iMakr’s Urban Journey Continues

By on October 14th, 2021 in Corporate, news

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iMakr opened an office in Copenhagen, but this is just another step on their unusual 3D print journey.

The company is one of the elder 3D print resellers, having been founded well over ten years ago. But their inception was quite a bit different than where they are today.

Back then the buzz was all about the new phenomenon of desktop 3D printers. These mysterious “replicator” devices were apparently able to “make anything”, according to promoters at the time, and that thought stuck with many people, even to this day.

It wasn’t quite true, but the 3D printers then were able to do some amazing things, just not quite “anything”.

The problem, however, was that it was difficult for individuals to purchase a 3D printer. They were not sold in stores, and were only available by ordering online. While online ordering is routine today, it was not so a decade ago. People wanted to see and touch products before buying them.

This presented a problem for the 3D printer manufacturers, who didn’t see sufficient demand to open up their own retail stores where people could examine equipment up close.

That barrier was broken by iMakr, who opened one of the very first true retail stores dedicated to 3D printing for consumers. Visitors could look at prints, ask questions and get all the support they required.

iMakr’s consumer retail shop in London, years ago [Source: Fabbaloo]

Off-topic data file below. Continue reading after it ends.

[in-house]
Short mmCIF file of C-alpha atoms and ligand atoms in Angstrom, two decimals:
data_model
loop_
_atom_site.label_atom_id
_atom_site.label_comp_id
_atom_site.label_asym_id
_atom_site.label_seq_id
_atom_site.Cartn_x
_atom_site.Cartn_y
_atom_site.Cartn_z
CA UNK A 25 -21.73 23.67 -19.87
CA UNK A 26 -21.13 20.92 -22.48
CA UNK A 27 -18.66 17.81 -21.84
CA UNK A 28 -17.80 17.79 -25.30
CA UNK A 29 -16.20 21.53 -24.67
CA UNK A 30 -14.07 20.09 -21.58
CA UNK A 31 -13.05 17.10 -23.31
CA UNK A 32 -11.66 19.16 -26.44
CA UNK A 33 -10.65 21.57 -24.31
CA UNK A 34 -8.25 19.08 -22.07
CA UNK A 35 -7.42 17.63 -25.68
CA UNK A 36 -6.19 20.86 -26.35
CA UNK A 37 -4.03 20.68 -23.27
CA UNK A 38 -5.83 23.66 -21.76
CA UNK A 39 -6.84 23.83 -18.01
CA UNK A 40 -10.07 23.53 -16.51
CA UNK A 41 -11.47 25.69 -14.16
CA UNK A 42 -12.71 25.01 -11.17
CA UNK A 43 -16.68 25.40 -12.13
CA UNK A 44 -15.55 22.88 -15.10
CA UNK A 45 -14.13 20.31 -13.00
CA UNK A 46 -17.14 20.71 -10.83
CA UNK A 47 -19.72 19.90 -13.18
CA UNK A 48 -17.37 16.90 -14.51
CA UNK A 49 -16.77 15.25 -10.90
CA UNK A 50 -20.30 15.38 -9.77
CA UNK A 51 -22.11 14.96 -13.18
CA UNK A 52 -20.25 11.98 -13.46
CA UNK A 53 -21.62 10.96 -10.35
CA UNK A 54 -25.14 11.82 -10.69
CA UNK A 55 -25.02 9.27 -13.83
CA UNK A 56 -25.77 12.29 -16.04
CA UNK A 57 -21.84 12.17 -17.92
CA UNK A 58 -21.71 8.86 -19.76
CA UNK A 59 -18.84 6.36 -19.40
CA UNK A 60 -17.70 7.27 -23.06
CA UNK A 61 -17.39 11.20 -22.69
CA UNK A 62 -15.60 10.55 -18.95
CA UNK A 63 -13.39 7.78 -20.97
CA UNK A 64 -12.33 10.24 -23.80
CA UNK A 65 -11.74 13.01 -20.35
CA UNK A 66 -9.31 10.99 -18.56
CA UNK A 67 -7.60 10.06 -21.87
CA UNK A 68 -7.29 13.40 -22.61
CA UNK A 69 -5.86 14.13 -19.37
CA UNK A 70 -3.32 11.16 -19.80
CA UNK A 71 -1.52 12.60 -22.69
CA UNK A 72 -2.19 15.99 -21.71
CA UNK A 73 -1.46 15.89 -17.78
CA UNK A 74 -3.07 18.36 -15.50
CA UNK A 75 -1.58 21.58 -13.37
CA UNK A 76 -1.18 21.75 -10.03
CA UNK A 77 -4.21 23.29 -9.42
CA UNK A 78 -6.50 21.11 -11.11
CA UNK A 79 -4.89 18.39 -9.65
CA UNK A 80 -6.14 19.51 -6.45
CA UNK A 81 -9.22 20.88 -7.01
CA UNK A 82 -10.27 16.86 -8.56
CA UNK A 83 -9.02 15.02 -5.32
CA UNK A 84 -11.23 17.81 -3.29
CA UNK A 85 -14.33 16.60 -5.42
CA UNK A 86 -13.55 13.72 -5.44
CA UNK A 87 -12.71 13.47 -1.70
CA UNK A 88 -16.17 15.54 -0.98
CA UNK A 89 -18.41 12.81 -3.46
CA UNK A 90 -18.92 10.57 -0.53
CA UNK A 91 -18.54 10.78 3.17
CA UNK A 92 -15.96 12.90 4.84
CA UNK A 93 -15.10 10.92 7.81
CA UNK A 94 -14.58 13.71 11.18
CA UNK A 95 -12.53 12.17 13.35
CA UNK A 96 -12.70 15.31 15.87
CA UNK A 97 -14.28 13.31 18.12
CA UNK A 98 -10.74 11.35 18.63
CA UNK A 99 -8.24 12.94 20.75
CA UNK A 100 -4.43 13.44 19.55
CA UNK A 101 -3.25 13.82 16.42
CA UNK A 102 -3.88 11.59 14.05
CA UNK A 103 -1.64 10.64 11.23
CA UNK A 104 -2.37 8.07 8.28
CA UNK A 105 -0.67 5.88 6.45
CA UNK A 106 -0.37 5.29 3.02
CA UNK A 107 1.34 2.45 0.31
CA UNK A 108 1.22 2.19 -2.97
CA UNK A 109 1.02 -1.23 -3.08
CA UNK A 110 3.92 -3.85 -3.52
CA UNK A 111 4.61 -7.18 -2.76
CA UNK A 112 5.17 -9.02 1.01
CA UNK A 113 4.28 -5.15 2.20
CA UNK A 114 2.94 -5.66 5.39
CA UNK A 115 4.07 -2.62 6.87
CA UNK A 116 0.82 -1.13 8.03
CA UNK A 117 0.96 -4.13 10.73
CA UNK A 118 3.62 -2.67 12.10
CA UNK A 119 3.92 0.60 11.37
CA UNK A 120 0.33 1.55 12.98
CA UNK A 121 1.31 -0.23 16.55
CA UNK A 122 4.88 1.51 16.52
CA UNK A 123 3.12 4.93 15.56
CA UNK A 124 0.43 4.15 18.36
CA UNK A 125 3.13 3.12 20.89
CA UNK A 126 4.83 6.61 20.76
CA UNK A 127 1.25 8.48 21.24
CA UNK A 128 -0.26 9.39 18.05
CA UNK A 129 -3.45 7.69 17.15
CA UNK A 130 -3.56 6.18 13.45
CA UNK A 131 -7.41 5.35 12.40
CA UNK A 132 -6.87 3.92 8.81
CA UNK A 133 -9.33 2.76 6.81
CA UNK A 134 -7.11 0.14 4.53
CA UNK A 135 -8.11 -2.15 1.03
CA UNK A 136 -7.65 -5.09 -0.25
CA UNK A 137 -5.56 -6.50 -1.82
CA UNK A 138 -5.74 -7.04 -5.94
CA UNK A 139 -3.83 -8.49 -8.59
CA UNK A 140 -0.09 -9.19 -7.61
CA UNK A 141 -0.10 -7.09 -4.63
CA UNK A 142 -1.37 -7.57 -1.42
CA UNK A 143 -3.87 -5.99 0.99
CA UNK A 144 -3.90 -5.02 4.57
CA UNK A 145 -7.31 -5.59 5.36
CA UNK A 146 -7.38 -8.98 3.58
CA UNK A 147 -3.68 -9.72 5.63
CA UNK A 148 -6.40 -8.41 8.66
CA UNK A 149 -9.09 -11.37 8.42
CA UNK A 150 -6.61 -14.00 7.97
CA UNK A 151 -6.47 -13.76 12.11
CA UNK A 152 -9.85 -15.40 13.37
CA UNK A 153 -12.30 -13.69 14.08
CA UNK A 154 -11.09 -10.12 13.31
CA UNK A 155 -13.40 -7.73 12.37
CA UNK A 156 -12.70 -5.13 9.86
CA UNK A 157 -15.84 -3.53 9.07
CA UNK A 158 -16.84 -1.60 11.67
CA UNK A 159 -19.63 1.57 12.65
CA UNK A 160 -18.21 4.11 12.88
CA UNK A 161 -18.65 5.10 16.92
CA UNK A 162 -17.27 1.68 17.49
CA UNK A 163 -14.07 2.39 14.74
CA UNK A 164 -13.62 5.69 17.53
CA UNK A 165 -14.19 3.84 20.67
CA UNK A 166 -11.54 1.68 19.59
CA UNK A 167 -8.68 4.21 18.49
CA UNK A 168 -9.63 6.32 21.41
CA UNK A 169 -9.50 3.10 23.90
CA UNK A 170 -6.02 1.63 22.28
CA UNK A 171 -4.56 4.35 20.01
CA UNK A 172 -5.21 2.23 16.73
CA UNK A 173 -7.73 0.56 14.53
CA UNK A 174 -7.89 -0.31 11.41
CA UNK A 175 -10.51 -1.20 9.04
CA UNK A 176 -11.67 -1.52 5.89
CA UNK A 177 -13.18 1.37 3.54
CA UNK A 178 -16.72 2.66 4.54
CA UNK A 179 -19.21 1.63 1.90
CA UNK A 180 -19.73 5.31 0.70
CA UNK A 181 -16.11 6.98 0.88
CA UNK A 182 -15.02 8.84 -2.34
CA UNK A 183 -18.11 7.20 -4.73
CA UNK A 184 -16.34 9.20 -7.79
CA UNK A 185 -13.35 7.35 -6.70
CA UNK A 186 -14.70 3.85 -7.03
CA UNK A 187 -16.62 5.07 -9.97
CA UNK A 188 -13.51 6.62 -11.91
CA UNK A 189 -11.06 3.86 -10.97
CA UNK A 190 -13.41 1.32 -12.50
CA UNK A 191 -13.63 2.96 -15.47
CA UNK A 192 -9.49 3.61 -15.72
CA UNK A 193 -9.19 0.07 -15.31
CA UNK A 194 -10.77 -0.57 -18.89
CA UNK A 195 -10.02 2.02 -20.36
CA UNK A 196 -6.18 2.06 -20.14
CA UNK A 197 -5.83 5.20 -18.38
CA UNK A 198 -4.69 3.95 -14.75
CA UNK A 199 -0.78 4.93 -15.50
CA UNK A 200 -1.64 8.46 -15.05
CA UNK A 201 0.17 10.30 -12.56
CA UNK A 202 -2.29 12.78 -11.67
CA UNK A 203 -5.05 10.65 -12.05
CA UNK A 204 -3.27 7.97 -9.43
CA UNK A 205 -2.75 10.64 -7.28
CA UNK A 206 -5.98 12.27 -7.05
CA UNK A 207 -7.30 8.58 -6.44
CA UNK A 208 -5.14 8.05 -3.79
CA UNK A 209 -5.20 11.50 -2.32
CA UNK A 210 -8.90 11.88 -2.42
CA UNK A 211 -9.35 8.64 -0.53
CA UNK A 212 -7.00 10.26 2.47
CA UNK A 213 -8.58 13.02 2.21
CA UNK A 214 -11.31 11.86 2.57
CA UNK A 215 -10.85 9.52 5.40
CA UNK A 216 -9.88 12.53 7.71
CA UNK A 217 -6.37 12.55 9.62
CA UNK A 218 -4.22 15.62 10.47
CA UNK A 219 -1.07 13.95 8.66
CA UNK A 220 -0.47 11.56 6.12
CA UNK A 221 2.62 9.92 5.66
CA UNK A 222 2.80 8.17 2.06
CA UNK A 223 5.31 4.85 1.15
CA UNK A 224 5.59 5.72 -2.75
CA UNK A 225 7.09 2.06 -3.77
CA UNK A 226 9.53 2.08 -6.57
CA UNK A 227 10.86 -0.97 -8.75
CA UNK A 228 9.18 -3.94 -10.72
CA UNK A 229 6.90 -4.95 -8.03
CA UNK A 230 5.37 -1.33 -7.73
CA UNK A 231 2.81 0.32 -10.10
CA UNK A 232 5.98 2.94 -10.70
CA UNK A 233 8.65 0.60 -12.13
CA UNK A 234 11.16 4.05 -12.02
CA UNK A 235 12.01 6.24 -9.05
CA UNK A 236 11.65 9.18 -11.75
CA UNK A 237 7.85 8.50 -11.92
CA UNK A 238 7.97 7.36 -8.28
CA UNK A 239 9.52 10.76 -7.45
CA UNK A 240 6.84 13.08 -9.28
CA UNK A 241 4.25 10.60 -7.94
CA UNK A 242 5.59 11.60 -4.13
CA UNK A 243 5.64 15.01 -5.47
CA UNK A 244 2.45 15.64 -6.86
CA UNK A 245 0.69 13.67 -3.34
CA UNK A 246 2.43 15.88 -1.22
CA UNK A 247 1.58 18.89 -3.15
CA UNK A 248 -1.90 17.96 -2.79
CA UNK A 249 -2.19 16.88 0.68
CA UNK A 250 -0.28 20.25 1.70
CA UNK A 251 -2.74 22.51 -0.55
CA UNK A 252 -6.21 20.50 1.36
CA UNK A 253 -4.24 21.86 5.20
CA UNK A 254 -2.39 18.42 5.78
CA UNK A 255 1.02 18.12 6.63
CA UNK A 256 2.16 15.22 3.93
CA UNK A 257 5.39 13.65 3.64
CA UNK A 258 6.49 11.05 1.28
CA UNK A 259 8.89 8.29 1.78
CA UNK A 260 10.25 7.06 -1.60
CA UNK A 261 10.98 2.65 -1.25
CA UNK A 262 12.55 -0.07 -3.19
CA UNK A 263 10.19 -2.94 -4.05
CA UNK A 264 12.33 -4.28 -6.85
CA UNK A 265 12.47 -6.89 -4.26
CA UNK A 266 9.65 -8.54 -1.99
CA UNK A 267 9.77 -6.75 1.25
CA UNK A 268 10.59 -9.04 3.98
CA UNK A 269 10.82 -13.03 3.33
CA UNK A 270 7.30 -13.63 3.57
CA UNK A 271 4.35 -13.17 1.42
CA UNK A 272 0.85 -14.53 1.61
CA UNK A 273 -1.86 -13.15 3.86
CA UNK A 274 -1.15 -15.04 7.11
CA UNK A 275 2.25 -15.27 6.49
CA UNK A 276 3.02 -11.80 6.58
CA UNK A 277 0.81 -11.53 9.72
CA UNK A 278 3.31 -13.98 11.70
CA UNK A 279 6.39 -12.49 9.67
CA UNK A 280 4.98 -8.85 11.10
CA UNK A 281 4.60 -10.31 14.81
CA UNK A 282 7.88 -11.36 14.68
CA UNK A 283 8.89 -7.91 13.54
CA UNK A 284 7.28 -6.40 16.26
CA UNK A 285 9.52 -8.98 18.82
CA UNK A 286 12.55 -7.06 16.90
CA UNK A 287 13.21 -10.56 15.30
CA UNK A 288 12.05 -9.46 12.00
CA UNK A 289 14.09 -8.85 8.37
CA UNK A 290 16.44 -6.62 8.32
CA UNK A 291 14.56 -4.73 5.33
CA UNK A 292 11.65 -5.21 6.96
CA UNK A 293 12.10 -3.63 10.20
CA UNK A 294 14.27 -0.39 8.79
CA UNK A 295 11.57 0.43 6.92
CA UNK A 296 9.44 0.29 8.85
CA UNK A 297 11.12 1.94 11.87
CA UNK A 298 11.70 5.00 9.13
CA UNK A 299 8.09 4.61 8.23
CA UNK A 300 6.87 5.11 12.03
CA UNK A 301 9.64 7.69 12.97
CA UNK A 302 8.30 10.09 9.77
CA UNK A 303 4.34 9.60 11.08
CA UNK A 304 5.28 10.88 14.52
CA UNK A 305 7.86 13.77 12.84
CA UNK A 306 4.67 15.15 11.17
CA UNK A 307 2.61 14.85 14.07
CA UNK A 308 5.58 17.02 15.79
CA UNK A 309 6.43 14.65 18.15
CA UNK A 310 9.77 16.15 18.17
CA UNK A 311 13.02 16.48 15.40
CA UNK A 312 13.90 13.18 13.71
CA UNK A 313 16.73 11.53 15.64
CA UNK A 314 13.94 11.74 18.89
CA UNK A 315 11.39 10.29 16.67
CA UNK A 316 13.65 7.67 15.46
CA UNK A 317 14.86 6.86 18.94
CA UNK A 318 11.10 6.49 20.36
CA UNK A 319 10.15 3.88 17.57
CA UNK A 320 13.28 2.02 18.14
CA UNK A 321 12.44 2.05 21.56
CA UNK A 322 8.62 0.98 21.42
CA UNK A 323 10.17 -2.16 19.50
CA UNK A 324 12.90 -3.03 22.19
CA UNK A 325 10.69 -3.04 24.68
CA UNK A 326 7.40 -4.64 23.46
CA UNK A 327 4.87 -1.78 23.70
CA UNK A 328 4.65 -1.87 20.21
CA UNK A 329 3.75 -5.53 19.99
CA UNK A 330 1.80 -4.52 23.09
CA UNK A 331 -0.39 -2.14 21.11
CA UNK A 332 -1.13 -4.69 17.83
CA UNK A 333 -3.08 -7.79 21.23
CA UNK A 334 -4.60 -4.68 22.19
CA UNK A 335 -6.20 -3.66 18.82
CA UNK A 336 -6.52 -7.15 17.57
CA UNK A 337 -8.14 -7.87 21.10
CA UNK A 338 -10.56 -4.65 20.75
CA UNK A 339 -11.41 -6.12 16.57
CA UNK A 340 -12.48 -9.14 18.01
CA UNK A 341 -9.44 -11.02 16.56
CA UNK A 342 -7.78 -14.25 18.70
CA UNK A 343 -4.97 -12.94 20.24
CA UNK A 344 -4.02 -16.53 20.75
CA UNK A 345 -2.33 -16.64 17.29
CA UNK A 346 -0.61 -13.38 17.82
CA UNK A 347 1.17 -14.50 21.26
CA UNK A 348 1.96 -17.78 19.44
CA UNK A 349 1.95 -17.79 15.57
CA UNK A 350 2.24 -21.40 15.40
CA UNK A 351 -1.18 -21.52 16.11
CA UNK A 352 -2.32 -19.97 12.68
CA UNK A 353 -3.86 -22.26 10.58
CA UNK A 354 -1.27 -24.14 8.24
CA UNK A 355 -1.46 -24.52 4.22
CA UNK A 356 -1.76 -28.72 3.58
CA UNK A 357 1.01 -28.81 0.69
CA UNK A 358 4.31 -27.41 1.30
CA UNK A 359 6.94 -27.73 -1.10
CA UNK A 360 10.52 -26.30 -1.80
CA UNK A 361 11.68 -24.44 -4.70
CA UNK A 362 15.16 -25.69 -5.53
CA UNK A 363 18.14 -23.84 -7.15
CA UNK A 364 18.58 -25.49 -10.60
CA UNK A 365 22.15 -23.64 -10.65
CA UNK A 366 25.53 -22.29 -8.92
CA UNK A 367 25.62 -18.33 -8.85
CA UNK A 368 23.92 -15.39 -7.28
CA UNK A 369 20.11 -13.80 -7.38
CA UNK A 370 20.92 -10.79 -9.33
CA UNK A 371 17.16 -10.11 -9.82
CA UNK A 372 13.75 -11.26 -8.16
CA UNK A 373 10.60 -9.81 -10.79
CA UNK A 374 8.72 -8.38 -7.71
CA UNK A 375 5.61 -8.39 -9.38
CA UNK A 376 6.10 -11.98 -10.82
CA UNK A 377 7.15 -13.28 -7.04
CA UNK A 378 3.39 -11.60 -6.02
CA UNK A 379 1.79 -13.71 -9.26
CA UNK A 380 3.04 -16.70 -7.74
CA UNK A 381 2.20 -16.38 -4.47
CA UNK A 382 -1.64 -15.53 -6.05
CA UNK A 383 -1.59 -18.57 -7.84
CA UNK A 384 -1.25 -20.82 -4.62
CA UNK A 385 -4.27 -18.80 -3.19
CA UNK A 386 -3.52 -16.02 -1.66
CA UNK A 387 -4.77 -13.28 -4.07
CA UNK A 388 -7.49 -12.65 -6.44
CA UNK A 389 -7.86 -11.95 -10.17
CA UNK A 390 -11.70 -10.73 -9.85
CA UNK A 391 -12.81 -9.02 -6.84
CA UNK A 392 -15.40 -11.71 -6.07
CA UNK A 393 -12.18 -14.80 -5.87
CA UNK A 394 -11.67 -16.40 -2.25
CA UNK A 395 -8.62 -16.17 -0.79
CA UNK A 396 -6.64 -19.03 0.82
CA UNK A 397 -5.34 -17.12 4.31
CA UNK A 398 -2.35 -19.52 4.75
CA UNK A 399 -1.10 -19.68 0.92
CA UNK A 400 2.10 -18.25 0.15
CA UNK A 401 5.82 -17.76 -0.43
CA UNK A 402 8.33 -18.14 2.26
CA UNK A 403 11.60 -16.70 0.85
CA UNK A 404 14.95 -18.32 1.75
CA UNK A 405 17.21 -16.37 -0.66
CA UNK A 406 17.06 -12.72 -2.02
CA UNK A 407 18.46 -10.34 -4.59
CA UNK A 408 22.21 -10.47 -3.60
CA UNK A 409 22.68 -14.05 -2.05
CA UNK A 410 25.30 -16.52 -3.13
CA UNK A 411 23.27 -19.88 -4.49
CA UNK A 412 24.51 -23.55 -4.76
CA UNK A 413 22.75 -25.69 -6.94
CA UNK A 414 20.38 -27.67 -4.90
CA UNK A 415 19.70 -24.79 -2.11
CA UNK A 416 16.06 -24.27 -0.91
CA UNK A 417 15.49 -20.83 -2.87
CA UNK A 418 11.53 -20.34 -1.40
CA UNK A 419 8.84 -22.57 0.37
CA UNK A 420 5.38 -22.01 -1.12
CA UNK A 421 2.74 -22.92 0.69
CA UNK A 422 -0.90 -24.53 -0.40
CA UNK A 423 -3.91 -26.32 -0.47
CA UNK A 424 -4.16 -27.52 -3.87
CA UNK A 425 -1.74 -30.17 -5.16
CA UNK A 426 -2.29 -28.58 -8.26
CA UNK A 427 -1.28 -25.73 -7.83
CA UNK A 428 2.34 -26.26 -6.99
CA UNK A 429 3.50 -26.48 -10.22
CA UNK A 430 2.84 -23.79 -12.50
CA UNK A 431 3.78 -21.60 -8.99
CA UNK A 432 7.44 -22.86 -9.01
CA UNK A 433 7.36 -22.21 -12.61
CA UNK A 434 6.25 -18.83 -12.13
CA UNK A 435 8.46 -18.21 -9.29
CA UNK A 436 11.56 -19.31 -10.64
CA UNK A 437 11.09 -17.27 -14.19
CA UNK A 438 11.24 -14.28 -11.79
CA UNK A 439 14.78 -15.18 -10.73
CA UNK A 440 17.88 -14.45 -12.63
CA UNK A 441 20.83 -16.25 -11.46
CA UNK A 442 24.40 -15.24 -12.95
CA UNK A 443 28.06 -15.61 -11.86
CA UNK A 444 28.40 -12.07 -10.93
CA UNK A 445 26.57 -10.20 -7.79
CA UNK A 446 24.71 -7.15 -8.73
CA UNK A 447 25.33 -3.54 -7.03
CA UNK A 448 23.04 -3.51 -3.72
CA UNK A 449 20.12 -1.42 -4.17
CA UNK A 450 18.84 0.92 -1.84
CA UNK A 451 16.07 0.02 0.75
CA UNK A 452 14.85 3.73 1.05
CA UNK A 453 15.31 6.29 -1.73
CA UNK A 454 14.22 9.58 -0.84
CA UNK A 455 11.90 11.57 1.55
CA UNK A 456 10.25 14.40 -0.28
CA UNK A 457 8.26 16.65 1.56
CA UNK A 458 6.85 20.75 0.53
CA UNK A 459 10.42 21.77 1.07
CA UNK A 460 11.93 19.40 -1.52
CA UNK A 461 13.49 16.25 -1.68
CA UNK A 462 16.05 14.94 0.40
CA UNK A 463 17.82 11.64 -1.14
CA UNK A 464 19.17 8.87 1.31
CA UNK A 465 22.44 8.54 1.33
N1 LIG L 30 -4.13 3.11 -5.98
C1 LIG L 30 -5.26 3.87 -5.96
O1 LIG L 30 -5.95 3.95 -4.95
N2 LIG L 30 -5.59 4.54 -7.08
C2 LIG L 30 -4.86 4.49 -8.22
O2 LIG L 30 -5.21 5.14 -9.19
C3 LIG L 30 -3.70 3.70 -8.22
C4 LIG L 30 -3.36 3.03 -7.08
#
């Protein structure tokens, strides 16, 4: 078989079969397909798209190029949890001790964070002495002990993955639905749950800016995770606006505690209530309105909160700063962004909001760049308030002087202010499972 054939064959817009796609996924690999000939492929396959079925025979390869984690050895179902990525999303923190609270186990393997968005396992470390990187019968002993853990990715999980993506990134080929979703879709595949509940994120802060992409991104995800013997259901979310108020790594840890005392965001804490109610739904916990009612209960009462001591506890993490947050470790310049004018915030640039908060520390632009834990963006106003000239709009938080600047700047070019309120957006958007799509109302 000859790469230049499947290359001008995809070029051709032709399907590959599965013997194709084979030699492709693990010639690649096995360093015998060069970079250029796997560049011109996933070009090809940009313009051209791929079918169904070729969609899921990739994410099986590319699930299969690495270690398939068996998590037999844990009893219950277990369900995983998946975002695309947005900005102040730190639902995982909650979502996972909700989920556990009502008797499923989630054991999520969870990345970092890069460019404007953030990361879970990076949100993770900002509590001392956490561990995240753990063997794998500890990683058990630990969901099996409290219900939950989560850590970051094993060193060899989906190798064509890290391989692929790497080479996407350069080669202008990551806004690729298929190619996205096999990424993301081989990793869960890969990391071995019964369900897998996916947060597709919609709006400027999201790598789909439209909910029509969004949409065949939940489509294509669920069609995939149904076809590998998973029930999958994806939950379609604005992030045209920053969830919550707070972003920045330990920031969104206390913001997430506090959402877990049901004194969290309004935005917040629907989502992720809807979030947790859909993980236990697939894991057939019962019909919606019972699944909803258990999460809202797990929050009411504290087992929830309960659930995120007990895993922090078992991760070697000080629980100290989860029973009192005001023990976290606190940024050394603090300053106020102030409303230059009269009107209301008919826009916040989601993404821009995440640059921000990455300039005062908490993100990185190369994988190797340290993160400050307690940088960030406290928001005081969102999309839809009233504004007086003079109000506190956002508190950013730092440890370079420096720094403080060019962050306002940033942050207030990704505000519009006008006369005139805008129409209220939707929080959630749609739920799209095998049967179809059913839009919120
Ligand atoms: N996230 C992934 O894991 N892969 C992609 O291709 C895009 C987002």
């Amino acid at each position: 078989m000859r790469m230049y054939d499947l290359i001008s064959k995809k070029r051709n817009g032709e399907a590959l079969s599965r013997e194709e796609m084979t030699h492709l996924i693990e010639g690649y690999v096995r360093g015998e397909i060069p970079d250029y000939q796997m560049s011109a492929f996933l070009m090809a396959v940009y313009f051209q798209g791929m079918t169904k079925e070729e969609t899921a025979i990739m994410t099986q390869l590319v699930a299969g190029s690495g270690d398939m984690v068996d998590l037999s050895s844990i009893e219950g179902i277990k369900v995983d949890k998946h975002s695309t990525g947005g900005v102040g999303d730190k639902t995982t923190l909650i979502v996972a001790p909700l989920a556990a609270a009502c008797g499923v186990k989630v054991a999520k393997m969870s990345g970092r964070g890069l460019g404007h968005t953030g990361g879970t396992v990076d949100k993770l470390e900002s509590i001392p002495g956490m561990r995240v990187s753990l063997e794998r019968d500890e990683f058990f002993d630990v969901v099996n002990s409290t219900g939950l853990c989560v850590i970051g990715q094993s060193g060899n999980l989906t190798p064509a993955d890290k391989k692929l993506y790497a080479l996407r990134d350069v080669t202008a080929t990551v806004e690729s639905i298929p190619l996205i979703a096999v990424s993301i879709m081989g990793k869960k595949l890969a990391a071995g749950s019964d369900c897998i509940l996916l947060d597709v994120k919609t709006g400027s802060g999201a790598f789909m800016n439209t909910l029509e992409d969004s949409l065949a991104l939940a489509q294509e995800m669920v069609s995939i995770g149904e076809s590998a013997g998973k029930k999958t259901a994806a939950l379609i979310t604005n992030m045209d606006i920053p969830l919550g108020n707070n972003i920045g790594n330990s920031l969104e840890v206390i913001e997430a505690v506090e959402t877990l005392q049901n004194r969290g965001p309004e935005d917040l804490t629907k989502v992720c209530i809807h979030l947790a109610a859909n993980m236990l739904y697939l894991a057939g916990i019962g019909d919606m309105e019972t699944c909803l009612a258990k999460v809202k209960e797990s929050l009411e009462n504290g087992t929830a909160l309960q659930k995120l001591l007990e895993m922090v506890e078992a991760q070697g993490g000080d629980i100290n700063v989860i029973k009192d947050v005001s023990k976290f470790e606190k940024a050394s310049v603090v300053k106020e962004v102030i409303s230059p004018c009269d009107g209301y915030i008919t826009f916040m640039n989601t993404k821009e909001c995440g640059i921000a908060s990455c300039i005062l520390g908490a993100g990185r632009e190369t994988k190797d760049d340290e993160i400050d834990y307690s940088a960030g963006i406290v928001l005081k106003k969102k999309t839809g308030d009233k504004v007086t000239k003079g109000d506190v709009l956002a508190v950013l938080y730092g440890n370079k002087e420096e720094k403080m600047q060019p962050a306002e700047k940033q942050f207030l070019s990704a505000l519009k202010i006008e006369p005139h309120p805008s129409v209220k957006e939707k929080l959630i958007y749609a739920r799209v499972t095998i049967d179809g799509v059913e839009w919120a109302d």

iMakr’s first retail store was located in London, where I paid them a visit in 2014. Their second retail location was in New York City, where they opened a similar operation A visit there in 2015 found them training people in the skill of 3D printing. These stores sold new desktop 3D printers to consumers, and even repaired broken machines. At one point, the company intended on opening 40 retail locations worldwide.

Then something happened. The shine came off the notion of consumer 3D printing and worldwide everyone in the 3D print industry had to change. The expected rush of consumer sales was not to be, simply because of inadequate equipment, content, difficulties to use the technology and applications.

All 3D print companies, including iMakr, had to think fast and make a change. Some companies focused on particular application areas that were more profitable, such as the education market. Others shifted towards professionals and manufacturers. Some companies didn’t change and ultimately faded away.

iMakr made the switch towards the professional market, and succeeded. They initially used their former consumer retail locations as a base for this transition, but eventually shifted their operations to more suitable locations for that market.

Their transformation worked very well, and today they are one of the leading resellers of professional 3D printing equipment.

Location of the iMakr Nordic office near Copenhagen [Source: Google]

Since the transition, they have been able to open another office in Paris, and this week they announced yet another office in Copenhagen, along with a new iMakr Nordic website. Looking at the building, it’s about as far as you can come from a storefront retail location as you can get.

That’s how it goes in business: you start with one idea, and pivot to another that works.

Via iMakr

By Kerry Stevenson

Kerry Stevenson, aka "General Fabb" has written over 8,000 stories on 3D printing at Fabbaloo since he launched the venture in 2007, with an intention to promote and grow the incredible technology of 3D printing across the world. So far, it seems to be working!

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